edited by Meagan Ayer et al.
Clauses of Proviso
528. Dum, modo, dummodo, and tantum ut, introducing a proviso, take the subjunctive. The negative with these particles is nē.
Ōderint dum metuant. (Off. 1.97)
Let them hate, if only they fear.
valētūdō modo bona sit (Brut. 64)
provided the health be good
dummodo inter mē atque tē mūrus intersit (Cat. 1.10)
provided only the wall (of the city) is between us
tantum ut sciant (Att. 16.11.1)
provided only they know
modo nē sitex pecudum genere (Off. 1.105)
provided [in pleasure] he be not of the herd of cattle.
Id faciat saepe, dum nē lassus fīat.(Cato R. R. 5.4)
Let him do this often, provided he does not get tired.
dummodo ea (sevēritās) nē variētur (Q. Fr. 1.1.20)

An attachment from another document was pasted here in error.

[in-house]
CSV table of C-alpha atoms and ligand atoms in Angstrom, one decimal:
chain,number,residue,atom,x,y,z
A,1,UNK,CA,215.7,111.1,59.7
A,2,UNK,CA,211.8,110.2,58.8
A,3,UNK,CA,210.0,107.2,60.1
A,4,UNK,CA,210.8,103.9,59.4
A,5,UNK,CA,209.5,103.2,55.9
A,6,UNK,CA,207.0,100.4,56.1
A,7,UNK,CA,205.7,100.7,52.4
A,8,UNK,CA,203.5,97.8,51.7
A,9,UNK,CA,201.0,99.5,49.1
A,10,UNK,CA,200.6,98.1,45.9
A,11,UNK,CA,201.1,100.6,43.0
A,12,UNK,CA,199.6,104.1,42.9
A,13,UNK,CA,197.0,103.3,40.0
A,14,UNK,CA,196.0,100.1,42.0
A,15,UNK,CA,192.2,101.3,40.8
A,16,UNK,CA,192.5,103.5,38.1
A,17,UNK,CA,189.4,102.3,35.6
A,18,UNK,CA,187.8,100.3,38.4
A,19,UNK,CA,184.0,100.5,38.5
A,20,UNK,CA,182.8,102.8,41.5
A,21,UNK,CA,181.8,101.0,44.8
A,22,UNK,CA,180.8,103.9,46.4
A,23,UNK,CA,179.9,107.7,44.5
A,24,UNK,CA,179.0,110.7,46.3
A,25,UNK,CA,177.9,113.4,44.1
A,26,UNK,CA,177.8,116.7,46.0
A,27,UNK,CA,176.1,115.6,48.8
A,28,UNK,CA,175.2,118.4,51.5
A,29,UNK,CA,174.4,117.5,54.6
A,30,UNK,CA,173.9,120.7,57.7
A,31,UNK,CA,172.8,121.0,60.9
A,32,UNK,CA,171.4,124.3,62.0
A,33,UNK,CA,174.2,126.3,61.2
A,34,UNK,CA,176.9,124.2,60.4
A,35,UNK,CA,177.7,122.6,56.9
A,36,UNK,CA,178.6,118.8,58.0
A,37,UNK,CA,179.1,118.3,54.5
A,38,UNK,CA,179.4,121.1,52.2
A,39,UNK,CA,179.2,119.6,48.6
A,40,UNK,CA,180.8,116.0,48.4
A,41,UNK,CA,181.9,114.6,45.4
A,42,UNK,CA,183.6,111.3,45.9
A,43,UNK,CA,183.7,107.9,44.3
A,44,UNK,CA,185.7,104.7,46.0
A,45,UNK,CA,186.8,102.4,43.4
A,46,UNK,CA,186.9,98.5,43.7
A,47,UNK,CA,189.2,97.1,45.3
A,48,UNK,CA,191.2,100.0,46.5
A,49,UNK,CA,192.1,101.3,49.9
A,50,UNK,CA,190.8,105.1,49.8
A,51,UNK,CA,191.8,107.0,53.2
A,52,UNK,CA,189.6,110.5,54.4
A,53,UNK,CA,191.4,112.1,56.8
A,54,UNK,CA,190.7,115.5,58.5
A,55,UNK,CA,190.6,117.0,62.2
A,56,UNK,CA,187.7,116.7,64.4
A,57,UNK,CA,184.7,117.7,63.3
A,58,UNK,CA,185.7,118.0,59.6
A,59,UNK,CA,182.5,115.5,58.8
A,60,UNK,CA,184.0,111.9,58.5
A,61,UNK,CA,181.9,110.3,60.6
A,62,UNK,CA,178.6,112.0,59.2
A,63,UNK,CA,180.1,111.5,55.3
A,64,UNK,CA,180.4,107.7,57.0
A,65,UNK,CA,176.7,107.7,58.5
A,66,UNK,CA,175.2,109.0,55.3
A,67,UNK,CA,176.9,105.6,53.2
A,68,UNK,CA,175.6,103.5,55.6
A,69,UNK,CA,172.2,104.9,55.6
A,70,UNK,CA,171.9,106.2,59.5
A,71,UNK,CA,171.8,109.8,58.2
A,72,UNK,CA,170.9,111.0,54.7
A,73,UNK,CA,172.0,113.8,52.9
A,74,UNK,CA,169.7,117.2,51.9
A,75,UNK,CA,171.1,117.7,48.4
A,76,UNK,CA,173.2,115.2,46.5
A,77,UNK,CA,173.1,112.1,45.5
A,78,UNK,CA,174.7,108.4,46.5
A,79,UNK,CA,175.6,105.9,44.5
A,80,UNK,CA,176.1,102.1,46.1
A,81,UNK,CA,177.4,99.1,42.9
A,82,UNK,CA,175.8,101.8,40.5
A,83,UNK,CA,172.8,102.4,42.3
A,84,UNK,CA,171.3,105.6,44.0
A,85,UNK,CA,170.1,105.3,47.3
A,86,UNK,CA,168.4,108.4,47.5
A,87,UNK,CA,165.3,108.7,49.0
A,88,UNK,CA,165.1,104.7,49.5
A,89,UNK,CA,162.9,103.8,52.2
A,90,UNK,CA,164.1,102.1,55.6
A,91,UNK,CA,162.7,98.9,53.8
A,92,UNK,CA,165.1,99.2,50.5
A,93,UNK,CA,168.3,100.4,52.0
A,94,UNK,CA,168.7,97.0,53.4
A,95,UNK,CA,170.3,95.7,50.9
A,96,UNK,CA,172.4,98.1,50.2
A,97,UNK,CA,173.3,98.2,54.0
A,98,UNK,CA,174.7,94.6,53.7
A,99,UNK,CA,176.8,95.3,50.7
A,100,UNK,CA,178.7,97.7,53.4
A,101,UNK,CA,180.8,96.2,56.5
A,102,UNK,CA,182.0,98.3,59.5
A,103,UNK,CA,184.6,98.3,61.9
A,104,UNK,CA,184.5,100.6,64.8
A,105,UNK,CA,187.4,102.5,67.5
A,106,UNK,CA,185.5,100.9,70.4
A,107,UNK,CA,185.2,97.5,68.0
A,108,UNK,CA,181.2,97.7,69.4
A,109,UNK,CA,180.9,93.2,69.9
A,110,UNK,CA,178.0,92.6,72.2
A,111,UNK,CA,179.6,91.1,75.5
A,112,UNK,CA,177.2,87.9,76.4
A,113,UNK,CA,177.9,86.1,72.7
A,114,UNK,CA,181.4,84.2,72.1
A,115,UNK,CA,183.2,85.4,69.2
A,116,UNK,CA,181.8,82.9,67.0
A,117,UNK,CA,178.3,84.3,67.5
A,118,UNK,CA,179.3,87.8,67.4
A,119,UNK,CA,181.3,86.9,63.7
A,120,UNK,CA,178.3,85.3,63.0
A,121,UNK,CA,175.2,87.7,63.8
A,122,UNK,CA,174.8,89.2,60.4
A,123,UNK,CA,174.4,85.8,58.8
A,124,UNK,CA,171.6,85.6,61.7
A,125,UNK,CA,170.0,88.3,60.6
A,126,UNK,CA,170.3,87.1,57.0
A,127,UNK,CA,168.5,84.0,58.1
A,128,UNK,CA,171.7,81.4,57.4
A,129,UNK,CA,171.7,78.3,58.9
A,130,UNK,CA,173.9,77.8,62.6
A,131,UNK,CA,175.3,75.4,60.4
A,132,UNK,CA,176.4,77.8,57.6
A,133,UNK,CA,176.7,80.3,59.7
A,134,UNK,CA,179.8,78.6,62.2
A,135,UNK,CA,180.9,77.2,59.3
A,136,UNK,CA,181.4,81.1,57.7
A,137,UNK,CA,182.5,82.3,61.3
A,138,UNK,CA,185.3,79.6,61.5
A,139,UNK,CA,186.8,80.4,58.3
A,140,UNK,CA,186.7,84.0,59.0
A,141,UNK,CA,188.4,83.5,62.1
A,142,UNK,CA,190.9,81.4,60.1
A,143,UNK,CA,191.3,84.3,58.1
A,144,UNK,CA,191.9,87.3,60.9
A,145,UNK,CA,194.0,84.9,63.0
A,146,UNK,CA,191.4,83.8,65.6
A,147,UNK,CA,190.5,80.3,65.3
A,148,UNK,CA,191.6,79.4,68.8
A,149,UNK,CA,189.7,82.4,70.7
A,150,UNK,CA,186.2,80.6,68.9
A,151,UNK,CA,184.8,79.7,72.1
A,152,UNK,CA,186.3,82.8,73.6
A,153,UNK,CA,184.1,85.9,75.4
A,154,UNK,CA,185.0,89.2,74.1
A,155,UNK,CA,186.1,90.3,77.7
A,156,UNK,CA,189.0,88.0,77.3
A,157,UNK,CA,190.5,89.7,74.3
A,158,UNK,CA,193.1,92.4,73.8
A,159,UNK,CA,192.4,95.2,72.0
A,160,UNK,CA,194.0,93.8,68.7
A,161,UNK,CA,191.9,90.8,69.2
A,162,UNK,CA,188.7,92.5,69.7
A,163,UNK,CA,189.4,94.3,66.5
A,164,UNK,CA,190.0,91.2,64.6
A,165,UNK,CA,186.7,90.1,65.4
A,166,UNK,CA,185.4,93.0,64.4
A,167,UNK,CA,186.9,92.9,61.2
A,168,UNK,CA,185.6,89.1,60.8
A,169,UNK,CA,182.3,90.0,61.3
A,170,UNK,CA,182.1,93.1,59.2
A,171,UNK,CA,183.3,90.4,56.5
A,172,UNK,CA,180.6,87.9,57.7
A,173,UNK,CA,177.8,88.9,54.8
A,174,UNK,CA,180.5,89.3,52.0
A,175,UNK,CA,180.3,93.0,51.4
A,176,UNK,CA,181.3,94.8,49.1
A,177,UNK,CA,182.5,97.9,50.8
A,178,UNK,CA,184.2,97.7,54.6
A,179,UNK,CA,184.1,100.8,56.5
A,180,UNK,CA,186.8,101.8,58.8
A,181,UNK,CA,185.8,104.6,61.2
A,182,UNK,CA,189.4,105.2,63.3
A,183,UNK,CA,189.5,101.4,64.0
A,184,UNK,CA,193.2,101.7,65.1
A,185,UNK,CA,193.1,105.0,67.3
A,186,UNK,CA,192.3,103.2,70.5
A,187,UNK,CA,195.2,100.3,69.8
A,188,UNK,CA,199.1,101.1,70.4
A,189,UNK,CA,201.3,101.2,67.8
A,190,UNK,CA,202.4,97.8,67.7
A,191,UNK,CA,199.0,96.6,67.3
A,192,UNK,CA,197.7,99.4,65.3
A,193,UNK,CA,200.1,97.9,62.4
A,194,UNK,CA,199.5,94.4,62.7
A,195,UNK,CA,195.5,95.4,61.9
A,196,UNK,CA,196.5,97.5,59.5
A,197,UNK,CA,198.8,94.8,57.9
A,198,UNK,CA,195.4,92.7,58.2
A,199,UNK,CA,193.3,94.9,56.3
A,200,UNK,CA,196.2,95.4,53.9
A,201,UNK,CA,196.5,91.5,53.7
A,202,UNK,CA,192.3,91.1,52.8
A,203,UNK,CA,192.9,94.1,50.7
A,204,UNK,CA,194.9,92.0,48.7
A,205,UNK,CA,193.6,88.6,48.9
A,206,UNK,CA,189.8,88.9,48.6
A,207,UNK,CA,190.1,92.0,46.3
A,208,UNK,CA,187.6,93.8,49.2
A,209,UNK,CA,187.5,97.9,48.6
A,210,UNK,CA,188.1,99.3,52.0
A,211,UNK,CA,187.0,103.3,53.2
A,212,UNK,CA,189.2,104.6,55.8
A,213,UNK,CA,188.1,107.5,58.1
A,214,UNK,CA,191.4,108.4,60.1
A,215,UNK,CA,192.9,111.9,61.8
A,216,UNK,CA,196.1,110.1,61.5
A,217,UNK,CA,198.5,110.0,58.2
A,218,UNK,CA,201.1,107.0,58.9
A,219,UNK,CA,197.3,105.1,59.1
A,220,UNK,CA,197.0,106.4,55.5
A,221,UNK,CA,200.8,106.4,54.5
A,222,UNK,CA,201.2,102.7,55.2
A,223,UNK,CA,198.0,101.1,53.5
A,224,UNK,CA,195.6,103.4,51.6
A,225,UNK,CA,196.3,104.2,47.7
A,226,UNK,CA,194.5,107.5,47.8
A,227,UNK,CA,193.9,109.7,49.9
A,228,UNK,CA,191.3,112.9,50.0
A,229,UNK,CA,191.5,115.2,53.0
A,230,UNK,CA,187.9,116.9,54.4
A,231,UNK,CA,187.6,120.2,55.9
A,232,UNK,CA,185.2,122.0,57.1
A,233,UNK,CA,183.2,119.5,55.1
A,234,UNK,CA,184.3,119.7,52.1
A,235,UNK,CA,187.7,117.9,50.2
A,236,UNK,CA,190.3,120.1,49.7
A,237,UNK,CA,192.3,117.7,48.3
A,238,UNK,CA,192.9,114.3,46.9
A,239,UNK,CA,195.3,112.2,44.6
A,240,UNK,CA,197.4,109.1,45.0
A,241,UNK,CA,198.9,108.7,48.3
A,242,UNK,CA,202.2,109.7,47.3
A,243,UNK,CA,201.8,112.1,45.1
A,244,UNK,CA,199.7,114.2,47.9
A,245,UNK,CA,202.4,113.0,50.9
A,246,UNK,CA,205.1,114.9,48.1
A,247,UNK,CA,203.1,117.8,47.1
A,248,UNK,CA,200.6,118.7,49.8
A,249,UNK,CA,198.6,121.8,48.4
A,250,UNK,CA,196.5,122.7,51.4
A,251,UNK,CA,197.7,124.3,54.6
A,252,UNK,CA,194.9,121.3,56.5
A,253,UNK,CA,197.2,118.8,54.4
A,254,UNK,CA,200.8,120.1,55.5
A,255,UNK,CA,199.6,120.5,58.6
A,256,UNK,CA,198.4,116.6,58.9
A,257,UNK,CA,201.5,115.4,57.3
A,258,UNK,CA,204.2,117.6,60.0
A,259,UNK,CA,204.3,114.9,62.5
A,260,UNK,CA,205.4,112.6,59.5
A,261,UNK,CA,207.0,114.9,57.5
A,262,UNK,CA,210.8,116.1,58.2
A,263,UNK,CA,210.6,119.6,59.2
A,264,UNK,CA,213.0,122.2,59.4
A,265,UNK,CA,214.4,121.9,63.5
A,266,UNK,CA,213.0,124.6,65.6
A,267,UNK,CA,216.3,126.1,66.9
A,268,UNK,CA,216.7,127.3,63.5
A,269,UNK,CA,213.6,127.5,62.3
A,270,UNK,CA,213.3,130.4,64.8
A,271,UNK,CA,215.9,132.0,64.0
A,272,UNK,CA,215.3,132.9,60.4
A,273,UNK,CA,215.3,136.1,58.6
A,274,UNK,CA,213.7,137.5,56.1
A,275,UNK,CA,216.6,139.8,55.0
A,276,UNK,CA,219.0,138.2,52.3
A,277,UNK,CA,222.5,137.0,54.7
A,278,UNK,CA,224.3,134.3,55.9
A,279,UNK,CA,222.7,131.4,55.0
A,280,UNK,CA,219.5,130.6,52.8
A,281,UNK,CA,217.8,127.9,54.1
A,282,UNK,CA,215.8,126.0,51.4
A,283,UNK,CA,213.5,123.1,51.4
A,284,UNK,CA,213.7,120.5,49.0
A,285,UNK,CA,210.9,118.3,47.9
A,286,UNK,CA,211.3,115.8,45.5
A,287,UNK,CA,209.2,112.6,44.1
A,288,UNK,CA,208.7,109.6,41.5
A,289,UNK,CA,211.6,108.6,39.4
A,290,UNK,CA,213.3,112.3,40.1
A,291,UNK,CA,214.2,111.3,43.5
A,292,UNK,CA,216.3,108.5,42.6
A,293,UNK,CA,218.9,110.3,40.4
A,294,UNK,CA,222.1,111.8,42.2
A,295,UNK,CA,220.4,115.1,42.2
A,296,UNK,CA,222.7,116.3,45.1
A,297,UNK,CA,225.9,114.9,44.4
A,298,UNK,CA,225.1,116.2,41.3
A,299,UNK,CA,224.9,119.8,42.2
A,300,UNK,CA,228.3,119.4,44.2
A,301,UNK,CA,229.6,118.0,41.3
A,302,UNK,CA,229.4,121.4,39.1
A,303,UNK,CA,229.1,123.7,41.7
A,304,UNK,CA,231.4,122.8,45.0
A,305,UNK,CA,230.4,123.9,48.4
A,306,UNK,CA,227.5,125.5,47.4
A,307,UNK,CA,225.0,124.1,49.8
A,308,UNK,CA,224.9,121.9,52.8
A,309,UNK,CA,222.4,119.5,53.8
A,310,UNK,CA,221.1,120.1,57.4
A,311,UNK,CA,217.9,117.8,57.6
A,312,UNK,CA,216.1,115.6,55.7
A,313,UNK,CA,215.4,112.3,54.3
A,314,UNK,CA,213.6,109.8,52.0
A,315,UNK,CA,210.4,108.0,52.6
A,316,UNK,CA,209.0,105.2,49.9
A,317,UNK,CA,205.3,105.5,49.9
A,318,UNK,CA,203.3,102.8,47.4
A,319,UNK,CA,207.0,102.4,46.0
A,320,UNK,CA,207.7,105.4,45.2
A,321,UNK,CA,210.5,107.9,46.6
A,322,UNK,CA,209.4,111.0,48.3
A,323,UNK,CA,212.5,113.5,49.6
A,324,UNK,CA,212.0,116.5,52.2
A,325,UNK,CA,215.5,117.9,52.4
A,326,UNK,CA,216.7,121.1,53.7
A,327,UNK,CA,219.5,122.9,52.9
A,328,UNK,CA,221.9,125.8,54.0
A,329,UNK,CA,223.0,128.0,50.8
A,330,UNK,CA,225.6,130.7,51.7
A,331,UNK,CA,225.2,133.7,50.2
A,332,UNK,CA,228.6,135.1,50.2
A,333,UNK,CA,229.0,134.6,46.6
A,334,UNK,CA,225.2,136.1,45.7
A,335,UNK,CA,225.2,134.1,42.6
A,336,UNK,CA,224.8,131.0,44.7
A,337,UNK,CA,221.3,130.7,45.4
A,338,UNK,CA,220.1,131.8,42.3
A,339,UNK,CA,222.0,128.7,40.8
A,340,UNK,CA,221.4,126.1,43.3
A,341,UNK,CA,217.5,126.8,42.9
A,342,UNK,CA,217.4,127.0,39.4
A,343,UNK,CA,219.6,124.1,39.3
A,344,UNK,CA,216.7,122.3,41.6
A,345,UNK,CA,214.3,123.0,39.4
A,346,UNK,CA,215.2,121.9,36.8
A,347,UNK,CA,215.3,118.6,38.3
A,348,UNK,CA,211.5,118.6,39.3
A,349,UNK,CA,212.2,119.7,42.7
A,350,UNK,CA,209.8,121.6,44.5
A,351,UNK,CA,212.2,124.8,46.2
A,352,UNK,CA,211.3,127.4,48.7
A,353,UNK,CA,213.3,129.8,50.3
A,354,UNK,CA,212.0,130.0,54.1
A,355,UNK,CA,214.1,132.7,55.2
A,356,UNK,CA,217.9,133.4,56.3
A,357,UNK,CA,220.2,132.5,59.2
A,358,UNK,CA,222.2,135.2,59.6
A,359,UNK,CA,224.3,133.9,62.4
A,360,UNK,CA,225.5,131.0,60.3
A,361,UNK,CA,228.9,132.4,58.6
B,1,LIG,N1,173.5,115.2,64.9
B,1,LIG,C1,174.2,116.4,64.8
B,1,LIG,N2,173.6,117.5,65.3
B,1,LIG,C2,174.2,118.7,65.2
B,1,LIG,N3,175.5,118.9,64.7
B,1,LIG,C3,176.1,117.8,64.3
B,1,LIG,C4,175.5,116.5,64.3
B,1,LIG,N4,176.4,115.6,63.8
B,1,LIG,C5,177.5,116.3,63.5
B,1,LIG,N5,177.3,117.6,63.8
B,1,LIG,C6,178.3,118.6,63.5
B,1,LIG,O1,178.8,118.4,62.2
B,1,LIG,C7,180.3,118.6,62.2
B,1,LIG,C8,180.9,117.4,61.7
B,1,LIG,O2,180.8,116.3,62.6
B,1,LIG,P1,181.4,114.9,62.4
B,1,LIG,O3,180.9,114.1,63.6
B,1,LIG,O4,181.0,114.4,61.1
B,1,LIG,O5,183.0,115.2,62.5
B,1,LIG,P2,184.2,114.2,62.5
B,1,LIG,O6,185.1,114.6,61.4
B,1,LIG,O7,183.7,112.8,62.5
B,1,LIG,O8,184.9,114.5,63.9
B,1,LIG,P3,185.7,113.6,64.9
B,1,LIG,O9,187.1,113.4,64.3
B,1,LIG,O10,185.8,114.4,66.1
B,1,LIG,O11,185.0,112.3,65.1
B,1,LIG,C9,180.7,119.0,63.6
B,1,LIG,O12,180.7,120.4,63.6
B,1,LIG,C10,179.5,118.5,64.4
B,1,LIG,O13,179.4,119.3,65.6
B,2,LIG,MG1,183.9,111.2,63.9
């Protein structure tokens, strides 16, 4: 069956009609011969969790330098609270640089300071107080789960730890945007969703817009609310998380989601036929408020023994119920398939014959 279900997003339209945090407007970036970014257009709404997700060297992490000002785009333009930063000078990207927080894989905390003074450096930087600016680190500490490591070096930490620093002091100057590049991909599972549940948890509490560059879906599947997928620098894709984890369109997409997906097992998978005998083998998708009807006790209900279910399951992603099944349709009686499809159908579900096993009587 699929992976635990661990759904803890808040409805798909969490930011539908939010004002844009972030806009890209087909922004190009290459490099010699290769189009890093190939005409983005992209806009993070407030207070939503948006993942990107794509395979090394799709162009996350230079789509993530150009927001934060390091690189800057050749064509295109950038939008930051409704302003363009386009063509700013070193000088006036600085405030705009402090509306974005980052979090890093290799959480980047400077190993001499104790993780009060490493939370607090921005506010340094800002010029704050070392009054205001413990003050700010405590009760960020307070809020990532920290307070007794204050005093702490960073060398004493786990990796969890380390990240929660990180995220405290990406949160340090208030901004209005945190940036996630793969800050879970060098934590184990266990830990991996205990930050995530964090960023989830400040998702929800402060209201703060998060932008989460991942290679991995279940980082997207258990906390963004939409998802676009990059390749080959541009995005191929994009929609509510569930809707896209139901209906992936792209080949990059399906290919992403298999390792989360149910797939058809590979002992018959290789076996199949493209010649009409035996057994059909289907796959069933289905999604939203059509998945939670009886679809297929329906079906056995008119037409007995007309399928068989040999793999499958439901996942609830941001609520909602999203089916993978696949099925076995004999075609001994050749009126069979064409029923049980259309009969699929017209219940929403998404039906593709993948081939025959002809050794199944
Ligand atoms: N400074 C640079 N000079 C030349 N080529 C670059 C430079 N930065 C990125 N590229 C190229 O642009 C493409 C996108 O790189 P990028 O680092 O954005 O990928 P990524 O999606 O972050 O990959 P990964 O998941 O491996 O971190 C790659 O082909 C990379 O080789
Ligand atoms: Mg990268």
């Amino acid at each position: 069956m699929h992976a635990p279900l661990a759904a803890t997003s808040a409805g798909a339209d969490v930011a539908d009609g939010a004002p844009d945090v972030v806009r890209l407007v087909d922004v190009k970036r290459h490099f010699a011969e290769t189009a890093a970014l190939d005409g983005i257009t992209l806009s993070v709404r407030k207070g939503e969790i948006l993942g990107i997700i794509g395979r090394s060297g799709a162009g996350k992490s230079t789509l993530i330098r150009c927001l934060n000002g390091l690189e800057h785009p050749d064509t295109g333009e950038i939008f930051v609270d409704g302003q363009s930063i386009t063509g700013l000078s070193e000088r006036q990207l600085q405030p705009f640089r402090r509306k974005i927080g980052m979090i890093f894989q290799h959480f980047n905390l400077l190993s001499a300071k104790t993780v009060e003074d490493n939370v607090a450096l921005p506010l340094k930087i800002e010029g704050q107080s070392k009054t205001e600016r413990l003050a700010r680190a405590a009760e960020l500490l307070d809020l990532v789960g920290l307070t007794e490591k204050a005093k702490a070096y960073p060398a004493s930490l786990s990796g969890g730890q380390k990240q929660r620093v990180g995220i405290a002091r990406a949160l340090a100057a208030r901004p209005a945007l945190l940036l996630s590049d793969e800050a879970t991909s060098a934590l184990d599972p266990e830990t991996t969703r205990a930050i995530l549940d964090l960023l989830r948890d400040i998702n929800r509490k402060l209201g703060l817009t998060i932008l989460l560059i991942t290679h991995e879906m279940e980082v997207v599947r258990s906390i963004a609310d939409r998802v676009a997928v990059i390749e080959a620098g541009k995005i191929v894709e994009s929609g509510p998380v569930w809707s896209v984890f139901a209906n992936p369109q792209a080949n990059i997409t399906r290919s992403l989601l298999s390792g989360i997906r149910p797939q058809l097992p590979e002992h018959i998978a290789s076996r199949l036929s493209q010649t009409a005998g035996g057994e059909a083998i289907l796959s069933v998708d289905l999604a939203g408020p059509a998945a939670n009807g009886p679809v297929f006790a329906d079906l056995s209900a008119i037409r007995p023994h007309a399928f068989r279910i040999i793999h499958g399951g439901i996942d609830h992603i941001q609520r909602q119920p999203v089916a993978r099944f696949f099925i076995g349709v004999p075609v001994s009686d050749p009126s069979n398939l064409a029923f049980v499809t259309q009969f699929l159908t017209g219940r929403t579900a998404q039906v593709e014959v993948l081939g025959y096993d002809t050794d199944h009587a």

provided only it (strictness) be not allowed to swerve
tantum nē noceat (Ov. M. 9.21)
only let it do no harm
Note— The subjunctive with modo is hortatory or optative; that with dum and dummodo, a development from the use of the subjunctive with dum in temporal clauses, § 553 (compare the colloquial so long as my health is good, I don't care).
a. The Hortatory Subjunctive without a particle sometimes expresses a proviso.
Sint Maecēnātēs, nōn deerunt Marōnēs. (Mart. 8.56.5)
So there be Mœcenases, Virgils will not be lacking.
b. The subjunctive with ut (negative nē) is sometimes used to denote a proviso, usually with ita in the main clause.
Probāta condiciō est, sed ita ut ille praesidia dēdūceret. (Att. 7.14.1)
The terms were approved, but only on condition that he should withdraw the garrisons.